Additionally, sea level rise may also affect freshwater quality by increasing the salinity of coastal rivers and bays and causing saltwater intrusion, and movement of saline water into fresh ground water resources in coastal regions.
On the other hand, when drought conditions persist and groundwater reserves are depleted, the residual water that remains is often of inferior quality. This is a result of the leakage of saline or contaminated water from the land surface, the confining layers, or the adjacent water bodies that have highly concentrated quantities of contaminants.
Also, the health of a water body, such as a river, is dependent upon its ability to effectively self-purify through biodegradation, which is hindered when there is a reduced amount of dissolved oxygen. When water warms its ability to hold oxygen decreases, and this can adversely affect different inhabitants of the ecosystem due to a species' sensitivity to temperature. For instance, certain species of fish could find temperatures too warm and migrate to more northern or higher altitude locations where water is cooler.
An increase in water temperatures can also lead to flourishing microbial populations, which can have a negative impact on human health. Generally, higher temperatures and changes in water supply and quality could affect recreational use of lakes and rivers or productivity of freshwater fisheries.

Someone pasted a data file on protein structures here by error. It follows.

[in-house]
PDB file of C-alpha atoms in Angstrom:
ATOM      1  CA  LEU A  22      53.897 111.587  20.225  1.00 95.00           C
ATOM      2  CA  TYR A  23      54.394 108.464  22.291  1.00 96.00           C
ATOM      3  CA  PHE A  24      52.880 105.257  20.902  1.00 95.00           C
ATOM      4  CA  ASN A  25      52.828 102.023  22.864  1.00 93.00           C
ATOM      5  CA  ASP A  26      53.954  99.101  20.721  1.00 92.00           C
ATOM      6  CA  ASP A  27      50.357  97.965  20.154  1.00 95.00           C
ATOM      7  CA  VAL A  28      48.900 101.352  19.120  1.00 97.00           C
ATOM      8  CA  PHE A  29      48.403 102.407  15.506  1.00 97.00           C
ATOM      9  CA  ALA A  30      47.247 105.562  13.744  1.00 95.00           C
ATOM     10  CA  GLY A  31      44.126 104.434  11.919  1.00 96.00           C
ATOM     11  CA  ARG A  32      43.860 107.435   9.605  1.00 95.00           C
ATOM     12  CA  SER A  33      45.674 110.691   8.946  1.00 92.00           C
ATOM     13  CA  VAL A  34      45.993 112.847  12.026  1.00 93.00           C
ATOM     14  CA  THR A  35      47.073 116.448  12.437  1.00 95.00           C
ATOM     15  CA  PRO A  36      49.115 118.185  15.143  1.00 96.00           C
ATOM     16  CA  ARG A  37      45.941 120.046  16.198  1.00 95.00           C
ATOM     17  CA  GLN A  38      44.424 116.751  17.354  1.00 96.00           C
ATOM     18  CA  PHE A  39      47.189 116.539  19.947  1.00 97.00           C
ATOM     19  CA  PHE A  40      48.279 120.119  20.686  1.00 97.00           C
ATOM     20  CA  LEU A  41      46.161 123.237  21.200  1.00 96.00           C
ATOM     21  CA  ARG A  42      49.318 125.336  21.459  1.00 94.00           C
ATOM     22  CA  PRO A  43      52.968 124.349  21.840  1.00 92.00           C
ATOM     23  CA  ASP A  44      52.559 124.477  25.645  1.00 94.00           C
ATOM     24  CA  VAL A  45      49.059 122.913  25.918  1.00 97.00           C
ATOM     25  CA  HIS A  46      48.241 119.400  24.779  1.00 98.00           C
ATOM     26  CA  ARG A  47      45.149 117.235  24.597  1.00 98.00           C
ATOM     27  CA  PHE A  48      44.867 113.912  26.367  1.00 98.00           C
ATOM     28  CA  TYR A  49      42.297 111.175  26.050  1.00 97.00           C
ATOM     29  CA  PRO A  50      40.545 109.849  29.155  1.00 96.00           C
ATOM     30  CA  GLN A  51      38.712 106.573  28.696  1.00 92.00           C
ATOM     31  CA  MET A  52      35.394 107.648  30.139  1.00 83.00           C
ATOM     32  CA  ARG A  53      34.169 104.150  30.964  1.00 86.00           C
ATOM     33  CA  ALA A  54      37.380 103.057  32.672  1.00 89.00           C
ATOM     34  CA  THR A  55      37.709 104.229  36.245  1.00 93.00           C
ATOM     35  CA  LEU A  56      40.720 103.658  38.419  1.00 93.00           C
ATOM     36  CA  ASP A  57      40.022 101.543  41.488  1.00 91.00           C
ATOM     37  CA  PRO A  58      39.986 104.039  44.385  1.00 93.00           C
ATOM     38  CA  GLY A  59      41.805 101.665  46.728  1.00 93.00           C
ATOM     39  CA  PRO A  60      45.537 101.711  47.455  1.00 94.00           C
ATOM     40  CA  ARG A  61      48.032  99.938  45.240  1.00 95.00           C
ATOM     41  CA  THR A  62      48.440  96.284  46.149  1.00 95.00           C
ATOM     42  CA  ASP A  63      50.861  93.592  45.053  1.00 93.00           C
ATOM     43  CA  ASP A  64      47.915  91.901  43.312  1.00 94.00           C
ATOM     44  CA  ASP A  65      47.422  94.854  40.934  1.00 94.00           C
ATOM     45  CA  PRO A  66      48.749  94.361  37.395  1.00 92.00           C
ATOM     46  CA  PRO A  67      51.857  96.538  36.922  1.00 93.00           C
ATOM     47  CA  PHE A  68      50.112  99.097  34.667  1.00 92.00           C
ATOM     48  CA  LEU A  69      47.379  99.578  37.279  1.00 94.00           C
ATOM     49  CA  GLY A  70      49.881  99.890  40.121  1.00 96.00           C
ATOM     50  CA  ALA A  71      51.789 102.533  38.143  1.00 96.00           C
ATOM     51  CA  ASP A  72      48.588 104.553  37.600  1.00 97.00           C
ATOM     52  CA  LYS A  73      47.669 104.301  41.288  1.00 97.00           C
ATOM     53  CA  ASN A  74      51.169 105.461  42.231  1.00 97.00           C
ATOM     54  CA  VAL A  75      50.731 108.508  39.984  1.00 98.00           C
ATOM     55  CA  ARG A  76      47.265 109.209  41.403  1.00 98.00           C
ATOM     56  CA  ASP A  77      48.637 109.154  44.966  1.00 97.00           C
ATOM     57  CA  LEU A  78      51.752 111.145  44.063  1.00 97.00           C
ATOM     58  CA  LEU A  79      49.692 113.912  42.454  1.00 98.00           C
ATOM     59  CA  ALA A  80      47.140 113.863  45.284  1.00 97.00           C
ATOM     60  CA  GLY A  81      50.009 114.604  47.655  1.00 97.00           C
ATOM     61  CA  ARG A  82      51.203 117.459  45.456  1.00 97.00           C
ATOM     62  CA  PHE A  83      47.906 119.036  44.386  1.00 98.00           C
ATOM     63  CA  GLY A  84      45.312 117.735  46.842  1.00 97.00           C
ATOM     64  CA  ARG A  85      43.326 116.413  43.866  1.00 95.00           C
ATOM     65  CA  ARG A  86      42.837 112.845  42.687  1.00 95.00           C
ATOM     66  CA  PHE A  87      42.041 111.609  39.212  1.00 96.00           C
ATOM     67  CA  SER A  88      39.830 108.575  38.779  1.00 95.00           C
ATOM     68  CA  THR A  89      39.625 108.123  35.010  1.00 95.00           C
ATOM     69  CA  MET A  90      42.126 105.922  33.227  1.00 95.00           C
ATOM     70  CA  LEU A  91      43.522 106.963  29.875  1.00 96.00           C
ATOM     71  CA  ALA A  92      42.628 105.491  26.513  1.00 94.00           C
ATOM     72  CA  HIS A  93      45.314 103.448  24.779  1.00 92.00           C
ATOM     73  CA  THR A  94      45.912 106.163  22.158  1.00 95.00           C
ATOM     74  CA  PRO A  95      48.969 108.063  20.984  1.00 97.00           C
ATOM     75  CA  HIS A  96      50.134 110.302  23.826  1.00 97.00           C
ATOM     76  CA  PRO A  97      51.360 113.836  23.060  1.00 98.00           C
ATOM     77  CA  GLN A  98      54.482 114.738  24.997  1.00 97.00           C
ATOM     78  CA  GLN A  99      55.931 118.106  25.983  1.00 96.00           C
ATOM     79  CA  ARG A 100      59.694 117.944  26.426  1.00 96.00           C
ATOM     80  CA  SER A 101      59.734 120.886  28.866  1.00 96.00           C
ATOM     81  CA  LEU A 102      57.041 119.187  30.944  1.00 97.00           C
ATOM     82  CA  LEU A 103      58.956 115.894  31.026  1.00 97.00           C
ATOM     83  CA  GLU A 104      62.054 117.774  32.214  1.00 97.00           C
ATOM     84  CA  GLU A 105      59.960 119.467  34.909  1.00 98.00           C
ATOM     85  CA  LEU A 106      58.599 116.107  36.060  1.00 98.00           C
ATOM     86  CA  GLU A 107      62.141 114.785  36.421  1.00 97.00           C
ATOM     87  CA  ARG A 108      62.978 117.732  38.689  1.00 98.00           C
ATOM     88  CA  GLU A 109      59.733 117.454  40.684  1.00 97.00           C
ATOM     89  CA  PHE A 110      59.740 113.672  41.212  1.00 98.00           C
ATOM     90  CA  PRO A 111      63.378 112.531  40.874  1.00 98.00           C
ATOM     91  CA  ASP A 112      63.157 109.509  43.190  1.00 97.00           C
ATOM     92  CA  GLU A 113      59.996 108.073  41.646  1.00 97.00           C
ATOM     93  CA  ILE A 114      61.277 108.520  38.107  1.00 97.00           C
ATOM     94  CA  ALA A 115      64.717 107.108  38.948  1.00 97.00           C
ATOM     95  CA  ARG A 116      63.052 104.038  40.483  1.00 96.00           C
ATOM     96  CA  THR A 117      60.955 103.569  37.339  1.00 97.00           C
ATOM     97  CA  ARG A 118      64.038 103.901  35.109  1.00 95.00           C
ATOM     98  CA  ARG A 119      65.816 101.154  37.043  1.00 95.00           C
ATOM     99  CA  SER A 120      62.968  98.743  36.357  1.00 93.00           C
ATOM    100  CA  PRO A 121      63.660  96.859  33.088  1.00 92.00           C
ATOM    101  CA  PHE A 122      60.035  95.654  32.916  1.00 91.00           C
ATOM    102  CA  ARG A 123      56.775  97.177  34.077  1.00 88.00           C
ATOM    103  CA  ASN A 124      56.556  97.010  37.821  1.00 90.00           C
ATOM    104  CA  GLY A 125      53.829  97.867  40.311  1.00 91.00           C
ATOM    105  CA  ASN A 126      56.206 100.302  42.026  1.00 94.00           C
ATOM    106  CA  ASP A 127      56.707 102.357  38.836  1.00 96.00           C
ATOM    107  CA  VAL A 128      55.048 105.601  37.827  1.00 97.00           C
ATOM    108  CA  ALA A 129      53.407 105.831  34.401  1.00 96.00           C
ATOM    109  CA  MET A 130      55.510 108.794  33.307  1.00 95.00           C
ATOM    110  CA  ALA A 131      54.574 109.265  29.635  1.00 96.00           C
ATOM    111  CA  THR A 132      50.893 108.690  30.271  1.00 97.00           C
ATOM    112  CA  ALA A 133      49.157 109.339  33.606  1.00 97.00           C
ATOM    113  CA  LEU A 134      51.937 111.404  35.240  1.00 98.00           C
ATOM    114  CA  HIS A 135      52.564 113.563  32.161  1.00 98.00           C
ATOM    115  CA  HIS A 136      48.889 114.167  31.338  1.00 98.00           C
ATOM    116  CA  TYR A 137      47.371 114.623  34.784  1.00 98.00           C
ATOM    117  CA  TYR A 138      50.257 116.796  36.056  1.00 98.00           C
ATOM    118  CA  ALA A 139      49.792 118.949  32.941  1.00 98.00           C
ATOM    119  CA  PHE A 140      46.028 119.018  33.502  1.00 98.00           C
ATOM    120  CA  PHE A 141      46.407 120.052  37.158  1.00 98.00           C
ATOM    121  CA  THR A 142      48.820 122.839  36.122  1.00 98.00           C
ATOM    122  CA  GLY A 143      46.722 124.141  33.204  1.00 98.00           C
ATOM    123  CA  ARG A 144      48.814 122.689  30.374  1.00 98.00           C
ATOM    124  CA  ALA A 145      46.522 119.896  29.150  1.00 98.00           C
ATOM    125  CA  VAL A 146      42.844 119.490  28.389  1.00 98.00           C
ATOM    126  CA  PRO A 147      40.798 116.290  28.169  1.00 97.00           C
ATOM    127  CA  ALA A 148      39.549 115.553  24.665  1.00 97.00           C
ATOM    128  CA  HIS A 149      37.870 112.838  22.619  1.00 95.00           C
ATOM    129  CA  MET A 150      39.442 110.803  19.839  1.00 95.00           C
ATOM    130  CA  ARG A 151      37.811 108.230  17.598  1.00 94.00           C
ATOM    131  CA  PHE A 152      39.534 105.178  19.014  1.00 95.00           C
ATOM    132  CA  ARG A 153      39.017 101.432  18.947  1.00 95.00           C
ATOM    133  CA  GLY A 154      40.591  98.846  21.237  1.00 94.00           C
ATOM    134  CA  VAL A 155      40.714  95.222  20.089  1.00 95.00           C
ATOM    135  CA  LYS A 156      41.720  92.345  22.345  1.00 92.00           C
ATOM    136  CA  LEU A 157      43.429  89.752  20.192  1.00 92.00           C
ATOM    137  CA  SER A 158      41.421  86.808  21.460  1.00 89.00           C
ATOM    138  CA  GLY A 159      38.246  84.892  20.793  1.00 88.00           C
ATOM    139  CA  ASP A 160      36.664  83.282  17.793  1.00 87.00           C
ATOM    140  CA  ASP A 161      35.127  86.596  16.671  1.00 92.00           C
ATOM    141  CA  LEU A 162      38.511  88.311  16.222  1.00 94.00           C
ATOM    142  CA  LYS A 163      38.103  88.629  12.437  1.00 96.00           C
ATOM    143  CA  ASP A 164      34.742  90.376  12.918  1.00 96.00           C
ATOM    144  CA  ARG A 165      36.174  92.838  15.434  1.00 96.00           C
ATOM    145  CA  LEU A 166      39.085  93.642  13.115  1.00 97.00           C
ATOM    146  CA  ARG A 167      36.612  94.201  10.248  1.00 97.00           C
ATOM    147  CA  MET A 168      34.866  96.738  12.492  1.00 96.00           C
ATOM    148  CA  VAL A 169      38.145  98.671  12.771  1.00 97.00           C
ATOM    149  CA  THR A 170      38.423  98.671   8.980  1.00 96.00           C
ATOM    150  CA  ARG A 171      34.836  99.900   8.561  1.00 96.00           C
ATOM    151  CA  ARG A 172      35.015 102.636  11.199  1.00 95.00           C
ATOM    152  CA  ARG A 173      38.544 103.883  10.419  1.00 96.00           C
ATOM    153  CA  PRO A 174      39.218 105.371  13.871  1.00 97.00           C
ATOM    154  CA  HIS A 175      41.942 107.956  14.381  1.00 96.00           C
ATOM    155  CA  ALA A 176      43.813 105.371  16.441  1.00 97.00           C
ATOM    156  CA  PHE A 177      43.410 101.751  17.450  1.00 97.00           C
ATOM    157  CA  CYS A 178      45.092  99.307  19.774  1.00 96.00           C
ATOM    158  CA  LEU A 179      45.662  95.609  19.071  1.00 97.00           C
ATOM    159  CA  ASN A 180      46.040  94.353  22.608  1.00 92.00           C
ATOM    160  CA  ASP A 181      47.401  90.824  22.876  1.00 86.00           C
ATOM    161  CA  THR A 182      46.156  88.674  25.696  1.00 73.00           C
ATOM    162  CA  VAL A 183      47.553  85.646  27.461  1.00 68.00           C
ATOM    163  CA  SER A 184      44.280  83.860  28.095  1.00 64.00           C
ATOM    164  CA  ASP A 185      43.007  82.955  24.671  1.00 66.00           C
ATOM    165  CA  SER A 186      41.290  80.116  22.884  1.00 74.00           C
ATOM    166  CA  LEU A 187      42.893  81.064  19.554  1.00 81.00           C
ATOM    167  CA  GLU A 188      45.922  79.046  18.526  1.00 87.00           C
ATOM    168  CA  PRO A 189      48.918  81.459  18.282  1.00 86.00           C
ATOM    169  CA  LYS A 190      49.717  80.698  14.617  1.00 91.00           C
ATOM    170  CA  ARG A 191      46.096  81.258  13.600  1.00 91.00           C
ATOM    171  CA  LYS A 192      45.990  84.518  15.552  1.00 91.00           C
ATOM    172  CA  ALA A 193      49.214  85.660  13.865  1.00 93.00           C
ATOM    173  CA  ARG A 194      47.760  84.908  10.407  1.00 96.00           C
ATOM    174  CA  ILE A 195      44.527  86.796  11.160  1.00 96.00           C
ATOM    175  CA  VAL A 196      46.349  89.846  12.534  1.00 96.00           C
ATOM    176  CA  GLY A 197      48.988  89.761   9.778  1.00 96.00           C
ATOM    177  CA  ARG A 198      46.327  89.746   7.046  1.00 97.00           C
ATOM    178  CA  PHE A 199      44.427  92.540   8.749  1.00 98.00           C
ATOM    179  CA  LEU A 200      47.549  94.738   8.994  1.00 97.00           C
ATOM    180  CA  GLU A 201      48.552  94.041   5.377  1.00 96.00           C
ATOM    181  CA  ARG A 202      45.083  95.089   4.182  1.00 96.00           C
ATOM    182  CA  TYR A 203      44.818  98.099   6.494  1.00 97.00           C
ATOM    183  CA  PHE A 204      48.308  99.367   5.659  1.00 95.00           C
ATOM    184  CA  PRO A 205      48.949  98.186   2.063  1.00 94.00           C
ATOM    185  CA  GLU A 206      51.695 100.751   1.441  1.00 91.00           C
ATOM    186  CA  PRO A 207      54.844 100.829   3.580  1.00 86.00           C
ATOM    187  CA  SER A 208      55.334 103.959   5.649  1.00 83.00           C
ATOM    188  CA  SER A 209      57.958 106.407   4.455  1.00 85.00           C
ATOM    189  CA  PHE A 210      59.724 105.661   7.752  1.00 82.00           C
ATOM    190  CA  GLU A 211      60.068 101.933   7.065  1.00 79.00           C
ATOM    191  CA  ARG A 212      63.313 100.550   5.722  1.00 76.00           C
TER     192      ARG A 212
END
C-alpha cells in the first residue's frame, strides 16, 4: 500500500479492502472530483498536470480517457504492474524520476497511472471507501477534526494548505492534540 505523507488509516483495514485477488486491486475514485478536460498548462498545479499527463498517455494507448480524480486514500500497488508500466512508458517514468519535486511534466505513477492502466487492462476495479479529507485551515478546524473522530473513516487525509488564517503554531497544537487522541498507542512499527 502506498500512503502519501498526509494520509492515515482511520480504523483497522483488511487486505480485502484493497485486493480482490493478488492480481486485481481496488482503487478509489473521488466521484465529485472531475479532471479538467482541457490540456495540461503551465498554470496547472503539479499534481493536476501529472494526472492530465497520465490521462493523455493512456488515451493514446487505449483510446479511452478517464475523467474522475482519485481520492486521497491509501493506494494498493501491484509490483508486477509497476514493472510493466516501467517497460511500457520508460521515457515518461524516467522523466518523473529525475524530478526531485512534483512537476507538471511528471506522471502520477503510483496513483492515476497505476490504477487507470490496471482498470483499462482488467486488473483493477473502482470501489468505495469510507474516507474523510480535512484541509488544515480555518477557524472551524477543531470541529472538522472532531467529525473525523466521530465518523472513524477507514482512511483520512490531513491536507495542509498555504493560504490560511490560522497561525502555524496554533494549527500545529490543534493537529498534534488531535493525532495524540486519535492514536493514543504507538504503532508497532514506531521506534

Adapting to climate change to mitigate impact on water quality
The poor of the world are generally the most vulnerable to the impacts of climate variability and change on water, but they often have a low capacity to cope with such impacts. Indeed, even without climate change, Ghana, like most developing countries, is confronted with serious water problems.
It is worthy to note that the effects of climate change will not always be negative; new business opportunities are likely to emerge. Therefore, opportunities exist for innovative approaches to financing the required coupling of investments in water infrastructure and environmental protection.
Ms Paintsil noted that the political and institutional dimension is a most critical element in coping with climate variability and climate change from a water resources management perspective. In her opinion, therefore, the world's political leadership, with the support of international financing agencies, should invest in capacity building in the global South to help them enhance their adaptive capacities.
Indeed, a number of institutional and organizational gaps persist in the global South and the resolution of these difficulties require effective planning for the future that takes cognizance of financial needs and other factors like infrastructure, economic and human capacity, socio-political systems and environmental awareness.